The thread that continues to weave its way through the fabric of Desert Odyssey is raw, beautiful honesty. The analogy of a spider is a helpful image for desires that are destructive and life-taking. Whatever comes into the spider’s web is diminished and eventually devoured. The spider satisfies itself at the expense of what it desires. Have we been with people who quite literally drain the life from us as we engage with them? More
poignantly, are we the sort of person who leave others diminished after they have been with us?
The analogy of a bee is the opposite image of our desires, those that are creative and life-giving. The bee feels attracted to what gives it joy. It draws the nectar from the flower and as it satisfies itself, it also picks up the pollen with its wings and feet. As it flies off, it spreads the pollen and thus aids in the reproduction of the flower. Both the bee and the flower are enriched by the encounter. Have we been with people who having engaged with them, we leave their presence feeling fulfilled? More poignantly, are we the sort of person who leave others enriched after they have been with us?
Day Five ~ Learning to walk in the dark
We explored darkness, no pun intended. We sought to understand how darkness can teach us valuable lessons that we would not have learnt in the brightness of day. How when we are deprived of our visual sense, our other senses are heightened – olfactory, tactile, auditory, even emotive. I have a friend who is blind and it is amazing the cues he can sense when someone is talking. He can tell that the person is tense, or dishonest, or concealing information. This beyond what those of us who can see body language miss. How is this so? It’s because the deprivation of the visual sense allows the other senses to be sharpened.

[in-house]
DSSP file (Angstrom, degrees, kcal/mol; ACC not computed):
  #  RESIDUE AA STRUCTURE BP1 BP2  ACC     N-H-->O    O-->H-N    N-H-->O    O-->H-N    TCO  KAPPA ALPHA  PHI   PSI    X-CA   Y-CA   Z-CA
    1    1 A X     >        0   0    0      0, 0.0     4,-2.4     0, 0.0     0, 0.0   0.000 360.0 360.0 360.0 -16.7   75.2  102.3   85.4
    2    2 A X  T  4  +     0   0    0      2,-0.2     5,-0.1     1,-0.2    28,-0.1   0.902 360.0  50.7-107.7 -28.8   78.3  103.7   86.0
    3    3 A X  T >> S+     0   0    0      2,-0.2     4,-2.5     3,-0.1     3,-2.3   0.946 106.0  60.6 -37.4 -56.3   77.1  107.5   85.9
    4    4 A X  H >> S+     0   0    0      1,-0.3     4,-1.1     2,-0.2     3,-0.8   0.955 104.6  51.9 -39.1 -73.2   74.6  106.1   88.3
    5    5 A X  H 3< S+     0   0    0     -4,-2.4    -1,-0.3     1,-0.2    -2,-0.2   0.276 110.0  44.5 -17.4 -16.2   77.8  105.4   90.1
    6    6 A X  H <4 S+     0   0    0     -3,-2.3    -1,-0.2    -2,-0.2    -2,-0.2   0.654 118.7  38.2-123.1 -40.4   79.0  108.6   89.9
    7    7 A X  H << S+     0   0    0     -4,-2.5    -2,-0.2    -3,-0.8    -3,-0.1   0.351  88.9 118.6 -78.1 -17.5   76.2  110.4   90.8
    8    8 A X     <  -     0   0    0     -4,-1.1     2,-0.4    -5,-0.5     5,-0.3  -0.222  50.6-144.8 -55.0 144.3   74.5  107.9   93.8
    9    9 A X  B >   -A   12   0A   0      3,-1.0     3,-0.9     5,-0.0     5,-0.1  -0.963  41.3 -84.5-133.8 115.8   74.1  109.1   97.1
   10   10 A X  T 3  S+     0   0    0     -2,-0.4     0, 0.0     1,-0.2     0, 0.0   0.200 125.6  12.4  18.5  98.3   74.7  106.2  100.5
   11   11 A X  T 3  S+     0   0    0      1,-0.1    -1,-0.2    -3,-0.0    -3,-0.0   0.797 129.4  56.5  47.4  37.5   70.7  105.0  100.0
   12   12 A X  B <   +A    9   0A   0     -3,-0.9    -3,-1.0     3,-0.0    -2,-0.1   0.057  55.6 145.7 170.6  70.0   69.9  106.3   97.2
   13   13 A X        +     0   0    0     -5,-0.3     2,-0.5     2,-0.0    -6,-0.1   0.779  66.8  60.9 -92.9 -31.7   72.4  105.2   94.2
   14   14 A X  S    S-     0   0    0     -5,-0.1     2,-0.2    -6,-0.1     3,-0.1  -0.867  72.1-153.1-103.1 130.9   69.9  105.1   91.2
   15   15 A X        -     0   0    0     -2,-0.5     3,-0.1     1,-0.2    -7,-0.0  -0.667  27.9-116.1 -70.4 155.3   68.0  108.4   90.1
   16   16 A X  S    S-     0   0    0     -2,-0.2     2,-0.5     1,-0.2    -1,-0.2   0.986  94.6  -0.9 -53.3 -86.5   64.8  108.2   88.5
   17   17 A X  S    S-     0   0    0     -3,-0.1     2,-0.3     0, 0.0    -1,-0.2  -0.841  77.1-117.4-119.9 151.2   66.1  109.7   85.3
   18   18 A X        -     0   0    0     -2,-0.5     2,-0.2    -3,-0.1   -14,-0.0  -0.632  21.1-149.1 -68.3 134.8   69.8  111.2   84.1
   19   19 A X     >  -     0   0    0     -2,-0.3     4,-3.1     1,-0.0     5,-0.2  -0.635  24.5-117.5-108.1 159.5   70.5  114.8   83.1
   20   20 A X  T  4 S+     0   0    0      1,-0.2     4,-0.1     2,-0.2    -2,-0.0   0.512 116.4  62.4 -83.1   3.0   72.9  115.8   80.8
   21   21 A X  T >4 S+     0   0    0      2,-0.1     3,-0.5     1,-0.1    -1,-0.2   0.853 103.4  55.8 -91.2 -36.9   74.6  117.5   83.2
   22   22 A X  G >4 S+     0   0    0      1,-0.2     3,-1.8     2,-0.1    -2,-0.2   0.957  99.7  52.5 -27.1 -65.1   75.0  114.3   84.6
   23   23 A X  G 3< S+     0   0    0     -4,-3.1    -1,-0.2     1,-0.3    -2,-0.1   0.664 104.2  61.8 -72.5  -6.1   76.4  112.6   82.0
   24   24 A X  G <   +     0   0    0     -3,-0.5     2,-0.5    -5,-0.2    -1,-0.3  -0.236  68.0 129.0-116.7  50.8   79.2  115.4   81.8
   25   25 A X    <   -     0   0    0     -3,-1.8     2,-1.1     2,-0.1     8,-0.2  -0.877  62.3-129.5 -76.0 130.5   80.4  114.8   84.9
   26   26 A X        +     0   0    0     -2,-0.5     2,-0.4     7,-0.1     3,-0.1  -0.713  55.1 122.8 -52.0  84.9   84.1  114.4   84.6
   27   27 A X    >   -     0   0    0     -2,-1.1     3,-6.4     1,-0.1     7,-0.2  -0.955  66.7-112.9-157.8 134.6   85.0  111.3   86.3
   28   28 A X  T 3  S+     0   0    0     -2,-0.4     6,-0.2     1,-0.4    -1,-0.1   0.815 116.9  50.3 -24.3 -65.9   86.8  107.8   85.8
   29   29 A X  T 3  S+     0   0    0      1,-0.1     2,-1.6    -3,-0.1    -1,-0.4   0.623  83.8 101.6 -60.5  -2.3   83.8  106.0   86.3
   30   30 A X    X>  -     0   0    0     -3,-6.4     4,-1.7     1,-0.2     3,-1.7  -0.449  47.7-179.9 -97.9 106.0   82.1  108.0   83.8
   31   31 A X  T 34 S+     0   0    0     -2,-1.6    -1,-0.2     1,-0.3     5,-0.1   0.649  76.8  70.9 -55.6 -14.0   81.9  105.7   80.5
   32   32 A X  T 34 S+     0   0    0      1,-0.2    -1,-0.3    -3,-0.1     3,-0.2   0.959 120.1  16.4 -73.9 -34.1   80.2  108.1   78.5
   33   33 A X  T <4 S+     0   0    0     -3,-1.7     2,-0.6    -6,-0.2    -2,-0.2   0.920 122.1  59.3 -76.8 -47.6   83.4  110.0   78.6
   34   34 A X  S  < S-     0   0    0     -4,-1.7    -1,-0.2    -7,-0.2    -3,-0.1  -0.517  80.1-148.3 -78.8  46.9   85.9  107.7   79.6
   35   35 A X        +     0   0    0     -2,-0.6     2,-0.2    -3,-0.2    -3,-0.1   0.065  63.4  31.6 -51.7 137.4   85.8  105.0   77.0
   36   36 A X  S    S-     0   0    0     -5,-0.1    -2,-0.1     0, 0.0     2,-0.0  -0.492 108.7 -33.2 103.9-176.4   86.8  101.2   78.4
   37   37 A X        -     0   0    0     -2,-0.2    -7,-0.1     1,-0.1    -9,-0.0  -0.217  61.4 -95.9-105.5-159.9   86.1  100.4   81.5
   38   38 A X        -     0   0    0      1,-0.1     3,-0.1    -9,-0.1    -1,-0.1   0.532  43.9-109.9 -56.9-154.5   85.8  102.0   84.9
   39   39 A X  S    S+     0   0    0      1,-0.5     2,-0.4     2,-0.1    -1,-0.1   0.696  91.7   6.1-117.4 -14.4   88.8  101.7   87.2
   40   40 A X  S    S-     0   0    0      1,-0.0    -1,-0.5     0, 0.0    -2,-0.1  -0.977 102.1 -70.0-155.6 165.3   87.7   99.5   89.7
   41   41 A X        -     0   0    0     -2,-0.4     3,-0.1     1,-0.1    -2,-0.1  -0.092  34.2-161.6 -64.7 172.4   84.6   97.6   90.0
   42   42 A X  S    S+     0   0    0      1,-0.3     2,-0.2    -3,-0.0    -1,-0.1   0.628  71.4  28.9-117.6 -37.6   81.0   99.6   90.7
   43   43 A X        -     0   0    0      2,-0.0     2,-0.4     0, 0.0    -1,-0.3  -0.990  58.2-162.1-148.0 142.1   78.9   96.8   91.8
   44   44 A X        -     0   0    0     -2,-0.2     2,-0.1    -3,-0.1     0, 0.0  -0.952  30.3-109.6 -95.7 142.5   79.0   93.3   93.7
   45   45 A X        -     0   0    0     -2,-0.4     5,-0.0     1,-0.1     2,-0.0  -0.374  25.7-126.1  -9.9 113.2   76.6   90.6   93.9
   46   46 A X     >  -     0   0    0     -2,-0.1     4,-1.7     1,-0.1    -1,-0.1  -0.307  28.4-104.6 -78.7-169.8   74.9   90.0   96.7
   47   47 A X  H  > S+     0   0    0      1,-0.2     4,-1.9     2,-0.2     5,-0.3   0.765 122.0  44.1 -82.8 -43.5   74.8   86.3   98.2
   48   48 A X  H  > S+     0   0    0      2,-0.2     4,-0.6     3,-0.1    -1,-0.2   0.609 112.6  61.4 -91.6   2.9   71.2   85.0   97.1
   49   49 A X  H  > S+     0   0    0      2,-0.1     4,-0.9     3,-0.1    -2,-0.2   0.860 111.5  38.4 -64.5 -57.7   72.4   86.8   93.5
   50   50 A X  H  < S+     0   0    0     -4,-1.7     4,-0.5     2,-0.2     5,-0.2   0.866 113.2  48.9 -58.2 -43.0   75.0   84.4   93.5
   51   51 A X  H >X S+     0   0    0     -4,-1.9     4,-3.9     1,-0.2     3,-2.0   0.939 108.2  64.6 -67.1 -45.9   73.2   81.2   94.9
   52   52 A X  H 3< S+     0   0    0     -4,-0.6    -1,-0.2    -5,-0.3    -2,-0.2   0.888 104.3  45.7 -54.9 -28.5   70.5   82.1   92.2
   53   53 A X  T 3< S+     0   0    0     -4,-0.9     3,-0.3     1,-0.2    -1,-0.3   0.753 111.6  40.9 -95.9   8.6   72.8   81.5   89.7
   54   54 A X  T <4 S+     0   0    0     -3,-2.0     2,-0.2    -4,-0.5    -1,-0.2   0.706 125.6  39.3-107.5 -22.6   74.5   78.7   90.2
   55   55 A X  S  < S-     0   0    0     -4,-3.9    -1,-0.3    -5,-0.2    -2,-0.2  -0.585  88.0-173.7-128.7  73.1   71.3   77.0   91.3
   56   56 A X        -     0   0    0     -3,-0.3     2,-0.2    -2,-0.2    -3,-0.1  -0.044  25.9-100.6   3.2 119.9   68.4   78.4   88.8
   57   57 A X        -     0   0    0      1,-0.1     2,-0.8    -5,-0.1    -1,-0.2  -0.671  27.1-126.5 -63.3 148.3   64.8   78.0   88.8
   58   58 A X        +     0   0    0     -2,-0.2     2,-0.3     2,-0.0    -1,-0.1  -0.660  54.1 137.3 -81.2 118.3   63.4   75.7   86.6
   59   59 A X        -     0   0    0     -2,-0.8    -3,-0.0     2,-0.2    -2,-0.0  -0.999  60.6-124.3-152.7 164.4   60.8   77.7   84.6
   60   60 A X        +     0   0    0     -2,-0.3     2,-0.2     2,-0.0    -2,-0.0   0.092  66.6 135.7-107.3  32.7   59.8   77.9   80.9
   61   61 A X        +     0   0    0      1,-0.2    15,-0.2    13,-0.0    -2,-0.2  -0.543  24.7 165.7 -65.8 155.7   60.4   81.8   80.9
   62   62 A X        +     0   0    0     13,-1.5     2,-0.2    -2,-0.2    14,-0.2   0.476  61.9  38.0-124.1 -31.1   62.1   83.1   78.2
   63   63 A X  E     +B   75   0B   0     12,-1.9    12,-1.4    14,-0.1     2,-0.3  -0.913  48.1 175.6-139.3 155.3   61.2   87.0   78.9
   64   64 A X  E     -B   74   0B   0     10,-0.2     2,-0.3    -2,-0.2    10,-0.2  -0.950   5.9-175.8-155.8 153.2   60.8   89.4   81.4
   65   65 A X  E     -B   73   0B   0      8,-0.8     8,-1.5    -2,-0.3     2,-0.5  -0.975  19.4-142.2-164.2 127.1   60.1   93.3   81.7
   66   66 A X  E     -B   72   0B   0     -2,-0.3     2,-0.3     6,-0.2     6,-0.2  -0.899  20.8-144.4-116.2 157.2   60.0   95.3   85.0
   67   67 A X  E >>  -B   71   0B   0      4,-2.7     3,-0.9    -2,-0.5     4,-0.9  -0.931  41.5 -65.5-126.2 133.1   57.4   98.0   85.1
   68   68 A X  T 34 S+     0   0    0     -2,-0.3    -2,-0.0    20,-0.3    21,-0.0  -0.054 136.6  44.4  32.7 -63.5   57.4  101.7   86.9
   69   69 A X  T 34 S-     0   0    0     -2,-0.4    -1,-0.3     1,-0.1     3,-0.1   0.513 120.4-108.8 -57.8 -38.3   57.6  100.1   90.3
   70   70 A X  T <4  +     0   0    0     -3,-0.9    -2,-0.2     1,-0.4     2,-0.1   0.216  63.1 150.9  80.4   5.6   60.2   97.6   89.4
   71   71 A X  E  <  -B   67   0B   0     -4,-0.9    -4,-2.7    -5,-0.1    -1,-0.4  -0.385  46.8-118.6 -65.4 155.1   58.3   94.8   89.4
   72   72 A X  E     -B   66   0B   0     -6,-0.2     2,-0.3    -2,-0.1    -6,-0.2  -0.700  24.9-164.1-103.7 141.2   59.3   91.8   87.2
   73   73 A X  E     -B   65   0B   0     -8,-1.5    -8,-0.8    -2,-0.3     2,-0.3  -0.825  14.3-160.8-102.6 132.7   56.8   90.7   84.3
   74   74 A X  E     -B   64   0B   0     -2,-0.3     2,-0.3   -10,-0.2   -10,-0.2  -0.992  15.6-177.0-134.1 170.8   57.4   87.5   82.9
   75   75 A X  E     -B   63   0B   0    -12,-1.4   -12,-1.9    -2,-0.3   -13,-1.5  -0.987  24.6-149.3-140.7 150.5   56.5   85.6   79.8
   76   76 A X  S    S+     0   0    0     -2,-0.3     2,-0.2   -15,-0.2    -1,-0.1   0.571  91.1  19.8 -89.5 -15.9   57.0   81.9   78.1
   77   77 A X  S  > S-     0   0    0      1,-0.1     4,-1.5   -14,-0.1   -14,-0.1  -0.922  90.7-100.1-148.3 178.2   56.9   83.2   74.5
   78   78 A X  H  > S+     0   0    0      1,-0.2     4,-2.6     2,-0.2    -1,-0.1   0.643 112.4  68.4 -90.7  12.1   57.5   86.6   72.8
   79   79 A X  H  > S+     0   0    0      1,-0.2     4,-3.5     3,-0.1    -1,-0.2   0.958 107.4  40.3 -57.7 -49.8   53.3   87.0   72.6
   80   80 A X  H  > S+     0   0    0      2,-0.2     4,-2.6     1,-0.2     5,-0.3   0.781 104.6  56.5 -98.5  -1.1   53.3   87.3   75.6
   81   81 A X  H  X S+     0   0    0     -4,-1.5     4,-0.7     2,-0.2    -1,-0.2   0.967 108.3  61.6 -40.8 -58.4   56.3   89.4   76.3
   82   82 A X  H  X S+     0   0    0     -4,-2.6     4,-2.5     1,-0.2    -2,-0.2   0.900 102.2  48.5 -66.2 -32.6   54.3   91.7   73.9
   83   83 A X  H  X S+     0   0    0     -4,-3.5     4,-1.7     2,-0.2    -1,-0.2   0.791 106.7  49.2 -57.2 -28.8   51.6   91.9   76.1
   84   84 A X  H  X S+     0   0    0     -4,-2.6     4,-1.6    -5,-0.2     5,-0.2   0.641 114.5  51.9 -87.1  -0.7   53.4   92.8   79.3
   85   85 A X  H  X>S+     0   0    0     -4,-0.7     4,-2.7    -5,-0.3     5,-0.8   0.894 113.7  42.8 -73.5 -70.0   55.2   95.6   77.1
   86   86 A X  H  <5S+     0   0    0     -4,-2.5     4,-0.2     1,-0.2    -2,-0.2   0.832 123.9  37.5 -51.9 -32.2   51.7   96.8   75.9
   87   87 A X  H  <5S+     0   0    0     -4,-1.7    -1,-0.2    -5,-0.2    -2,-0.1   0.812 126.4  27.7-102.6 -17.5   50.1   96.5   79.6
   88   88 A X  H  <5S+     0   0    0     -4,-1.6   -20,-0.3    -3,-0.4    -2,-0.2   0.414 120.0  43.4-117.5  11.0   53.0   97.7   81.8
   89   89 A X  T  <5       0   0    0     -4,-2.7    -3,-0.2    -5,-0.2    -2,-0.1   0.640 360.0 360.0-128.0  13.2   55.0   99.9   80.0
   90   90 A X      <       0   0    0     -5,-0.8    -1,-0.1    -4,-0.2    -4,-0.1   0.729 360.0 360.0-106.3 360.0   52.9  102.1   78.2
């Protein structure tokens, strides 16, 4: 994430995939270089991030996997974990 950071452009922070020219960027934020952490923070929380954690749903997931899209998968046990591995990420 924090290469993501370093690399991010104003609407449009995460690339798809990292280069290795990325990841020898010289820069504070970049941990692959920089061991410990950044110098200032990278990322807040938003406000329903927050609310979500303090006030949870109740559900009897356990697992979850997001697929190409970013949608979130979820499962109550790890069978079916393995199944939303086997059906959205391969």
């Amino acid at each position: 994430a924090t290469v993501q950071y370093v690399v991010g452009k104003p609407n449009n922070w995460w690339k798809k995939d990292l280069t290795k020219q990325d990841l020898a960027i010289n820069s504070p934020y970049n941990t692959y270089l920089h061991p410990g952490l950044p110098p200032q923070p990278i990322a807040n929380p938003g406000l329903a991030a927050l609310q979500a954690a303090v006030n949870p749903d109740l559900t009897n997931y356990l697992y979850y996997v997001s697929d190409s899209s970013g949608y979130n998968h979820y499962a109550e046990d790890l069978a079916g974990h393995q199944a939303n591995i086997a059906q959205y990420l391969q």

There is a visceral reaction that most of have to darkness – it is either to be feared, or if we do not fear darkness, it is to be avoided. Somehow, we equate darkness with evil and goodness with light. There is a darkness however that only those who have the maturity of faith and character dare venture into.
Day Six ~ The gift of pain
We grappled with pain today and discussed how many of us would do anything to live pain-free lives. How ironic it is that we will do anything to remove pain from our lives. We anaesthetise ourselves through vocation, vacation, and medication. Psychologically, we run away from reality by denying our pain, by replacing one emotional band aid after another. None of which works. If we keep covering our wounds or denying our pain, healing takes longer, numbness remains.
Numbness only wears off when a leper is healed because now, he can feel pain. That’s when a leper knows he is no longer a leper. When there is pain. Sorrow is what has made us think deeper, longer, and more soberly. And admittedly, the pain we now feel is because we are no longer numb. Paradoxically, this is a gift. The gift of pain. It is a gift that we absolutely do not want, but cannot do without.
Day Seven ~ Whole again, accepted again, beautiful again
Desert Odyssey is about discovering beauty in brokenness, wholeness in woundedness, acceptance in alienation. It’s about discovering that our past does not have to define our present or project itself into our future. We discovered that the way to be freed of the encumbrances of our past is to firstly acknowledge the past that needs to be jettisoned, good or bad but which weighs us down.
So we end this phase of our Desert Odyssey sojourn with a revelation that our brokenness doesn’t have to be hidden. That we don’t have to pretend that we have it all together but we can in honesty show that brokenness is part of our history. We can be made whole again, not in spite of but because of the brokenness.